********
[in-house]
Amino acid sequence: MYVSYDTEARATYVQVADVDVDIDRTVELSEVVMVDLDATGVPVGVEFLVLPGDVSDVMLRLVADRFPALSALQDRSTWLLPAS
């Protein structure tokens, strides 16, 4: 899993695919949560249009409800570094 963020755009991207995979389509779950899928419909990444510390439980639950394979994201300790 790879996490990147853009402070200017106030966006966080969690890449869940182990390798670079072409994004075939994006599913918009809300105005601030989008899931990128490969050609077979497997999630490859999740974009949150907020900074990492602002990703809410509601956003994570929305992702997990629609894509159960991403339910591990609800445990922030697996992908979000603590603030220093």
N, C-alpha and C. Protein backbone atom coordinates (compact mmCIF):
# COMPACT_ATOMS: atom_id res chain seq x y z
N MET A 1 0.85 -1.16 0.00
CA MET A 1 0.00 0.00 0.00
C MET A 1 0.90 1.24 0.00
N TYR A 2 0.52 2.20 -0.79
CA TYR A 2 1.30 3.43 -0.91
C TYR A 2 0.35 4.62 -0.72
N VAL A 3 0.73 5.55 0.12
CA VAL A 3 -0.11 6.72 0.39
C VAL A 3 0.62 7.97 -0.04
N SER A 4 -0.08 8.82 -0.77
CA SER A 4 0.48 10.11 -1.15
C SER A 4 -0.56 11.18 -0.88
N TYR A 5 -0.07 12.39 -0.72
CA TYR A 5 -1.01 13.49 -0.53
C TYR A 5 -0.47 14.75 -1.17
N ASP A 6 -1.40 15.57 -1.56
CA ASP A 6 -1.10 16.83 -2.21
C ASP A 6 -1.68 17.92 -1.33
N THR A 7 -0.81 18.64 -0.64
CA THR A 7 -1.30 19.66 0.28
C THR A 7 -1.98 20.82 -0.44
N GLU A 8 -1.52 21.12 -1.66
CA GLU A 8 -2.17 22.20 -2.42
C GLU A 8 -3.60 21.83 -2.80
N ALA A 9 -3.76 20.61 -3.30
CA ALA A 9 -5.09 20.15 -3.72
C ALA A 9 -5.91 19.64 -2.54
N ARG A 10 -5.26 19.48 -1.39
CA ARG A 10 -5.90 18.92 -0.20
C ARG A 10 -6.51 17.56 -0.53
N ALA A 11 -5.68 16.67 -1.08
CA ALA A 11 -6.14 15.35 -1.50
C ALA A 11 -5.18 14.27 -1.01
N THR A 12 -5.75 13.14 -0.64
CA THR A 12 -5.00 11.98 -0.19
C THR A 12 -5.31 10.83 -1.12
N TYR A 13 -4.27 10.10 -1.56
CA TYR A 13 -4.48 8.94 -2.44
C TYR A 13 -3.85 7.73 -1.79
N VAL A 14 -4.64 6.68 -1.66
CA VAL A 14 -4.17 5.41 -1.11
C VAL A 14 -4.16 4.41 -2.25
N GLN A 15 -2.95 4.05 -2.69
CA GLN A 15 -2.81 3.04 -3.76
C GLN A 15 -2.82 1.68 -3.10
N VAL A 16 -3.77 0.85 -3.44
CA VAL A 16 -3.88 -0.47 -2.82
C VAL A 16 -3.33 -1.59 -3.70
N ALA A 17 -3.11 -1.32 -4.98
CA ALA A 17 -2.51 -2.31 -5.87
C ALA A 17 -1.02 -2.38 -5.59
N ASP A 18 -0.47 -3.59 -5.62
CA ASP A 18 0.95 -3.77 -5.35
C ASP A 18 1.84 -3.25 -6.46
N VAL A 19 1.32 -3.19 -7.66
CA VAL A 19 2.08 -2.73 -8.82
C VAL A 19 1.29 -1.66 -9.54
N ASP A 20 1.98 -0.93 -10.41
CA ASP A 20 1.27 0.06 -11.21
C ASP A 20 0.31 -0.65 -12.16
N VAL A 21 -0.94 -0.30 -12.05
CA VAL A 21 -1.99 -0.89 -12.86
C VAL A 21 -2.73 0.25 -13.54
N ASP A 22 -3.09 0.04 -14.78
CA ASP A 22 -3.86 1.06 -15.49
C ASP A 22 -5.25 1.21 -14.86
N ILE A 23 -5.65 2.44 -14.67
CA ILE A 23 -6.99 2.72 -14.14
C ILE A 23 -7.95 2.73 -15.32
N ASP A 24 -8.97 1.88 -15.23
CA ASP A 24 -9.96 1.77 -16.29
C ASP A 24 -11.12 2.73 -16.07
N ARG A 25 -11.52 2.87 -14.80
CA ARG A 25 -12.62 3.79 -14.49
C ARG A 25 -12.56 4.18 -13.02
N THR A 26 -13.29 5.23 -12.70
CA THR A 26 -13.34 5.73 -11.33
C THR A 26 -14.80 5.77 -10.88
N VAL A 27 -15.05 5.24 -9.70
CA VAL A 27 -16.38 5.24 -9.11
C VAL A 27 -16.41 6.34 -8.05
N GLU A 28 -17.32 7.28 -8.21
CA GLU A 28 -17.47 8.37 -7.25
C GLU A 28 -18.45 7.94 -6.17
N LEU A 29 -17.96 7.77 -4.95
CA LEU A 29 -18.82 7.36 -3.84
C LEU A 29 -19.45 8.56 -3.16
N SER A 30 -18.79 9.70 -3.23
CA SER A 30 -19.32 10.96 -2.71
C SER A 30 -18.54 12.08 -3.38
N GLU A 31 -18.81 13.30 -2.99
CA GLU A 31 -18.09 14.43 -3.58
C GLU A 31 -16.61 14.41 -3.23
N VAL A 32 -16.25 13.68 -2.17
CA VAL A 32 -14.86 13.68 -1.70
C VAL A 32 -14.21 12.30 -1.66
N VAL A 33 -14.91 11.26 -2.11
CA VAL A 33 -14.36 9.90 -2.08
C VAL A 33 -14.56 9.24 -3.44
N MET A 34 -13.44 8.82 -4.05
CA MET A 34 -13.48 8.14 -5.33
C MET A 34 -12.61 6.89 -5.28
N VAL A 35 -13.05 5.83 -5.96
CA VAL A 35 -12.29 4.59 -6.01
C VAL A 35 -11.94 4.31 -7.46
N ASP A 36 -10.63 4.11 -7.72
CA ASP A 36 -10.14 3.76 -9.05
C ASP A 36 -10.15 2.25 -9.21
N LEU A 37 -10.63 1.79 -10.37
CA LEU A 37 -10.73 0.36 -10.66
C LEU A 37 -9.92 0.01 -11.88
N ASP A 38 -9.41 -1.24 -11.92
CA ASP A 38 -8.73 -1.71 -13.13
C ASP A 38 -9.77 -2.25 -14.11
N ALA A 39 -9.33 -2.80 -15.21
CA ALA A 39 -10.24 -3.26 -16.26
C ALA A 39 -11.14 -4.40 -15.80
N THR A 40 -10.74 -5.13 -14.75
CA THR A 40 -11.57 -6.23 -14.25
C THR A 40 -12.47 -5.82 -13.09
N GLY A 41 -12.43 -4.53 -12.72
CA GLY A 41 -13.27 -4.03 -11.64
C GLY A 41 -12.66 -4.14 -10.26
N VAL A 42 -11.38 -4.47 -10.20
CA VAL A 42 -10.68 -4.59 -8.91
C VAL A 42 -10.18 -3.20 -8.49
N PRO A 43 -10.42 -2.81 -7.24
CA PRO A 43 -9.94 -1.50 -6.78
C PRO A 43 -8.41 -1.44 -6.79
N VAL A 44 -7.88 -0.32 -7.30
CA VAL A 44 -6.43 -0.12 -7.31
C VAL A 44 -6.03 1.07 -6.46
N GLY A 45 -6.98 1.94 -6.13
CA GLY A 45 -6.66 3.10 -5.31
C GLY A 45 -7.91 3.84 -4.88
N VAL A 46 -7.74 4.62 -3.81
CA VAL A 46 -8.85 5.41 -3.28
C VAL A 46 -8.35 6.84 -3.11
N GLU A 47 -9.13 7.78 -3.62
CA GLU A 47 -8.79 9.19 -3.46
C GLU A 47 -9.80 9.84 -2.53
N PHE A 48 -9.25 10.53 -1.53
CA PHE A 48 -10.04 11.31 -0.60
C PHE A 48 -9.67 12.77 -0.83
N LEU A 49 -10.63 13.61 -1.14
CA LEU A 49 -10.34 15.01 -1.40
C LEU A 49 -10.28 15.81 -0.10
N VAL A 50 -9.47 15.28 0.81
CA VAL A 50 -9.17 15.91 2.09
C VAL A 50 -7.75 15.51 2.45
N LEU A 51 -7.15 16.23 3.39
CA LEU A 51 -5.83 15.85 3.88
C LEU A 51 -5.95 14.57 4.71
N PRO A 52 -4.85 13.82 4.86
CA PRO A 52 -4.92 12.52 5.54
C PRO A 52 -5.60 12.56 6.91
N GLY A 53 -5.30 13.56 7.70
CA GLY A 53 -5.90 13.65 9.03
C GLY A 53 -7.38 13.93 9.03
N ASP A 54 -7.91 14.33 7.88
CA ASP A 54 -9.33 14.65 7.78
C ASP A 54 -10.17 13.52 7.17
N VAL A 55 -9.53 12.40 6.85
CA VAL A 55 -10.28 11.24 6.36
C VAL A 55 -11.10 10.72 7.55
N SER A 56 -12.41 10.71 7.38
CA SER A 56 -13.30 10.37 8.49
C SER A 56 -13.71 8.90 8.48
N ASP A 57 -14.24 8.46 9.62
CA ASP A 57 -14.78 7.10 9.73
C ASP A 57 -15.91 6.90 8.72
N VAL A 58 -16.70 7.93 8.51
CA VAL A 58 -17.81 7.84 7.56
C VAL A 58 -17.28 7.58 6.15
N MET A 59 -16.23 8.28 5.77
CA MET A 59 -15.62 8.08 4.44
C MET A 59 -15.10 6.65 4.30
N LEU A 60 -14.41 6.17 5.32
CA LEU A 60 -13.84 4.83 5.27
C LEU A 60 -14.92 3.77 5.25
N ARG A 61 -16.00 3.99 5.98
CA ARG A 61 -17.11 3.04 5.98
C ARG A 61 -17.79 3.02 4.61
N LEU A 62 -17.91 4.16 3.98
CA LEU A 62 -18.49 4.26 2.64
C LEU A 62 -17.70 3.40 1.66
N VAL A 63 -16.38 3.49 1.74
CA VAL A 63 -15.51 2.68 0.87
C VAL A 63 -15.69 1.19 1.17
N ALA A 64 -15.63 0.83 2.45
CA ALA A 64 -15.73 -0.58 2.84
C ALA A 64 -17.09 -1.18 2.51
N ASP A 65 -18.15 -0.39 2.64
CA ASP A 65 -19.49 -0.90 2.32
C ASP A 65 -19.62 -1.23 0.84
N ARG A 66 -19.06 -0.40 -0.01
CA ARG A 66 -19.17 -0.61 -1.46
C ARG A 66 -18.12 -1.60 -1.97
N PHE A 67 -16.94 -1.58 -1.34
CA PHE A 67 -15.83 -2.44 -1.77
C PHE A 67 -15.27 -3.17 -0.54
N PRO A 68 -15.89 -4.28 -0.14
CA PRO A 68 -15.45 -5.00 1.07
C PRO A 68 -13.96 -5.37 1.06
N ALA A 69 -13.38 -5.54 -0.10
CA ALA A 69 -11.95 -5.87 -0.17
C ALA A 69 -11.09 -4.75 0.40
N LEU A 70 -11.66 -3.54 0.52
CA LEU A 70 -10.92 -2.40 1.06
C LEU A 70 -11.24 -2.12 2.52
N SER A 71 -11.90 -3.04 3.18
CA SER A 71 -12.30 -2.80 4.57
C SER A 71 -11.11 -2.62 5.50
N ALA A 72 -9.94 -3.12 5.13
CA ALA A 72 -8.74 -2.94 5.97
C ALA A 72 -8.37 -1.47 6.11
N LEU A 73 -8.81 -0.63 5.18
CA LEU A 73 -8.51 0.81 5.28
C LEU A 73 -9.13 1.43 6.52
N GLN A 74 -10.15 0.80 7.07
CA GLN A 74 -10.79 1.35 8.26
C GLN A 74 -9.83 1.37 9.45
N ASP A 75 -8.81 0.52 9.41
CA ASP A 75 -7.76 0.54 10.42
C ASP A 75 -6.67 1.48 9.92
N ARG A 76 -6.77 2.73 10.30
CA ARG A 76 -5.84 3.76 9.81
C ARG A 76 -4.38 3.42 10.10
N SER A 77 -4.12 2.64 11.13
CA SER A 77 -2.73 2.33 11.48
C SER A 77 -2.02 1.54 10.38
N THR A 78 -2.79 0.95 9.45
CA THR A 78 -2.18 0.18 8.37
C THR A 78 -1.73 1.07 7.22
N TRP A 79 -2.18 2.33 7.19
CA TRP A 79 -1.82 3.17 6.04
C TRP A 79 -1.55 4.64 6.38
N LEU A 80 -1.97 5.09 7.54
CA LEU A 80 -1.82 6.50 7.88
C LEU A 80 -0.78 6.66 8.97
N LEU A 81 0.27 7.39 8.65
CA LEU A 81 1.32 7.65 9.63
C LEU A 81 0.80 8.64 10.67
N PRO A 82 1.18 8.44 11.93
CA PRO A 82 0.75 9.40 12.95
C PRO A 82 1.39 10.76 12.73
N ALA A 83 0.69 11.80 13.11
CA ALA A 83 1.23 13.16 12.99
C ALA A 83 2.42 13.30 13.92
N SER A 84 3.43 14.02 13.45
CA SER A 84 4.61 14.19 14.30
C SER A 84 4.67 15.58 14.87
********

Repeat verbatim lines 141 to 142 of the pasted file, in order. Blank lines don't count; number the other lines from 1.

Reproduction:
N VAL A 46 -7.74 4.62 -3.81
CA VAL A 46 -8.85 5.41 -3.28